There is still a tendency towards informality in domestic building contracts although the potentially dire consequences of not having a written agreement should be common knowledge.

In one case, a couple and their builder became mired in costly litigation that could have been avoided had a lawyer been consulted at the outset.

The couple paid £375,000 for a house with the intention of completing its conversion into two homes. They employed a builder who knew the woman's father and issued instructions to him largely orally or by text message. A dispute arose as to how much was owed to the builder and whether any of the work he had carried out was defective. In the absence of a
written contract, they could not even agree on the rate of VAT that should be applied to the builder's invoices.

After the builder launched proceedings, both sides raised numerous detailed issues concerning the progress of the project, right down to the way in which bi-folding doors had been fitted.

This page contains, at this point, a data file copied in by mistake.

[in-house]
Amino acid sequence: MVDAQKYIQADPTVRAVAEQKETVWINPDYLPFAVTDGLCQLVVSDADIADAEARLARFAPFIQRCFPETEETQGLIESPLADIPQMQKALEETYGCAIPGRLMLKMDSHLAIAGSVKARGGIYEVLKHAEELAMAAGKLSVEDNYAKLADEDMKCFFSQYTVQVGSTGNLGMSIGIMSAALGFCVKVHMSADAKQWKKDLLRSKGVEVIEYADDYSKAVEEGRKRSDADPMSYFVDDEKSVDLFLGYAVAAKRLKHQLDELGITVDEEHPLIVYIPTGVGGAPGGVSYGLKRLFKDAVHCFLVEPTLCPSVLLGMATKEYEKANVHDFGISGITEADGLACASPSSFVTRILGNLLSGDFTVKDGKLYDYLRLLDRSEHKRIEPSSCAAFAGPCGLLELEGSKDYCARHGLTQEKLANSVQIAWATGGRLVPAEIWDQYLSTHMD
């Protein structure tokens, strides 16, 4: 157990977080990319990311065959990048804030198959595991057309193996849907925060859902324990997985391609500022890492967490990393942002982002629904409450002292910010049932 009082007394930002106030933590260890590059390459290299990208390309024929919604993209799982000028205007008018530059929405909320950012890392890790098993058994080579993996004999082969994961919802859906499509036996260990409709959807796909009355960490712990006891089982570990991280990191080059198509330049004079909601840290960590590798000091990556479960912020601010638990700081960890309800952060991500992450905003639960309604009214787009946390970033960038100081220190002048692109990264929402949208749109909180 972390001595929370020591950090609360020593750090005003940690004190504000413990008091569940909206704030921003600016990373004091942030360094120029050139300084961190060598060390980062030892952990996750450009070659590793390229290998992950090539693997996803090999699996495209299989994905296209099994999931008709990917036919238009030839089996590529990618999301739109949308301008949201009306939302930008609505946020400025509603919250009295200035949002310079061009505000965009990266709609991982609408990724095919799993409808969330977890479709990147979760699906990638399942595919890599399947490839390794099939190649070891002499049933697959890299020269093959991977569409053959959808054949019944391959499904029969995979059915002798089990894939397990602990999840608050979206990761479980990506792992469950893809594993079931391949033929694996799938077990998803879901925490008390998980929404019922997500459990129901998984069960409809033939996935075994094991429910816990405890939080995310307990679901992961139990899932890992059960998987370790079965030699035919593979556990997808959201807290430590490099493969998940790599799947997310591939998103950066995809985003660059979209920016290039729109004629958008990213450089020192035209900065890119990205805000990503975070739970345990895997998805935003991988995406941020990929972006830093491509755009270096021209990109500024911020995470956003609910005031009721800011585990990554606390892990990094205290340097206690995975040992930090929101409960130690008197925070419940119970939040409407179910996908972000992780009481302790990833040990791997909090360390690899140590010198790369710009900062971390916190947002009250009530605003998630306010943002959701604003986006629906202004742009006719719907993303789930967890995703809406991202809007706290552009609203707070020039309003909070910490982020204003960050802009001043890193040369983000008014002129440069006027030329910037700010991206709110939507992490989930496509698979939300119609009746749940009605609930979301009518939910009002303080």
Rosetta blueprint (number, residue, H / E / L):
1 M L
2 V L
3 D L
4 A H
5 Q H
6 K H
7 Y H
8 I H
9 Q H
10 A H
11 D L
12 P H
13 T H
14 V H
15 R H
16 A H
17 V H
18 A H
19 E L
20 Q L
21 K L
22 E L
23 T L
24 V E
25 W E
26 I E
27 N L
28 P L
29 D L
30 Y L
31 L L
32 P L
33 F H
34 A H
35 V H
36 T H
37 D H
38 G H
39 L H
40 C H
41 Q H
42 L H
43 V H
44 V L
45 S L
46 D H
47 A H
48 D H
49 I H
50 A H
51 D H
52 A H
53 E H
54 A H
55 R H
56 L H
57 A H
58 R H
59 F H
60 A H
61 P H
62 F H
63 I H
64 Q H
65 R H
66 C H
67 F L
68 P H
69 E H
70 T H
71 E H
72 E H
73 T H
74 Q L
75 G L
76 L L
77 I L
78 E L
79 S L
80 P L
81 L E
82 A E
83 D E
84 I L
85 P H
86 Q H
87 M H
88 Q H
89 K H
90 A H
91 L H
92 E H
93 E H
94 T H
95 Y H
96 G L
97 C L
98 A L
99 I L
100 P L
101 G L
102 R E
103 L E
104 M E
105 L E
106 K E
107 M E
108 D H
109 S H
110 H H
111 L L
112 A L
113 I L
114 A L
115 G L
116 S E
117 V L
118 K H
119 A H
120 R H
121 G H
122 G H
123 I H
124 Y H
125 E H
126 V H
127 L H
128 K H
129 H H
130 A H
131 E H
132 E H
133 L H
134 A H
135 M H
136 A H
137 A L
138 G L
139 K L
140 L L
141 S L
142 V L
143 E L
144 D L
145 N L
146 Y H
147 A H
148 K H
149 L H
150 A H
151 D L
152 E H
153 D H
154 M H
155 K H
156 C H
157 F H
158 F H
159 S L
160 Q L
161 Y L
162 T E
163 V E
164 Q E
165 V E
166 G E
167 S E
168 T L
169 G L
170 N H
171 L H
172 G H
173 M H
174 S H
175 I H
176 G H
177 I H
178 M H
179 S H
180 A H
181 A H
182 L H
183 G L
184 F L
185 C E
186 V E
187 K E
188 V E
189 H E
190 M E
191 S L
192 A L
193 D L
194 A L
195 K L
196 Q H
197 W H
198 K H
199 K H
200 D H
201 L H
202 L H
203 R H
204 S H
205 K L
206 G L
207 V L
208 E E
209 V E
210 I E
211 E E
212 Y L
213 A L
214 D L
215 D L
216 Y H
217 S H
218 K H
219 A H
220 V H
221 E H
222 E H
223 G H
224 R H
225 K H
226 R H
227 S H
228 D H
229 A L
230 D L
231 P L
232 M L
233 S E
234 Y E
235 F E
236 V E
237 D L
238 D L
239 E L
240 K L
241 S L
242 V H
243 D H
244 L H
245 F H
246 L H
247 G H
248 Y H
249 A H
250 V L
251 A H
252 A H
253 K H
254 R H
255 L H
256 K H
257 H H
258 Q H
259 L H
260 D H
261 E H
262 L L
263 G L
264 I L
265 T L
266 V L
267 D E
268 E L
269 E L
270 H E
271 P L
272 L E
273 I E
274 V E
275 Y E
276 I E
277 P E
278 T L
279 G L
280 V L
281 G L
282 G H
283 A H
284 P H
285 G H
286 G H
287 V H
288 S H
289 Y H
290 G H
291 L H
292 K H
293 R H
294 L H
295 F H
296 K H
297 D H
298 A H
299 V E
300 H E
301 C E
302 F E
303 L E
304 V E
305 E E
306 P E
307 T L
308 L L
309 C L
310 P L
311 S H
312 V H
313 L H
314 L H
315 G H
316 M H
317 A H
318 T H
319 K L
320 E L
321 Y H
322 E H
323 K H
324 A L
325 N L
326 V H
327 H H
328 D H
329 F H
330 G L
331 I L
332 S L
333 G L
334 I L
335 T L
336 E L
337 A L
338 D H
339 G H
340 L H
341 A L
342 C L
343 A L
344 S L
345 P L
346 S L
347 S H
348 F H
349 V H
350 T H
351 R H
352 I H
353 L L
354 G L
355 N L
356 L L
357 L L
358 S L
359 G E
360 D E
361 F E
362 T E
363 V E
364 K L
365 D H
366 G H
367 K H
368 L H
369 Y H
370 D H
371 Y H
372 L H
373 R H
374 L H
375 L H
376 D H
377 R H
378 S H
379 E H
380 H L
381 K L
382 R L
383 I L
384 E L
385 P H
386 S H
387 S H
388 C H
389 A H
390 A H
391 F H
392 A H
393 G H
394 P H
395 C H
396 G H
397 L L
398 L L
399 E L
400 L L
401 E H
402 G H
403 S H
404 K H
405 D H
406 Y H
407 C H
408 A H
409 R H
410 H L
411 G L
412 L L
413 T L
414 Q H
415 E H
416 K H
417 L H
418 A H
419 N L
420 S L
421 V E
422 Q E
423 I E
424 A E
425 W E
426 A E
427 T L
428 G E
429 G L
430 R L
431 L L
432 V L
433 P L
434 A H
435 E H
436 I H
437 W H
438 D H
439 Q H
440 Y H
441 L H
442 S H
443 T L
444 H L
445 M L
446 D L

After assessing the value of the builder's work, and making deductions for defects and other matters, a judge found that the couple owed him just over £44,000, to which standard rate VAT would be added.

The Court of Appeal dismissed both the couple's appeal and the builder's cross-appeal against that decision. The Court
praised the manner in which the judge had dealt with a fractious piece of litigation in which entirely disproportionate legal costs had been incurred.

In this case, both parties will have been left with substantial and avoidable legal costs. The building industry's standard
contract contains a mechanism for resolving such disputes.

Had the instructions which varied the contract been given in writing and estimates for the work provided, it is probable that
the dispute could have been resolved much more quickly and amicably and at much lower cost.

Contact us for assistance in negotiating any substantial contract you may be considering.

Posted by Peter Nicholas on Tuesday, August 15, 2017 at 11:00 AM

Put it in Writing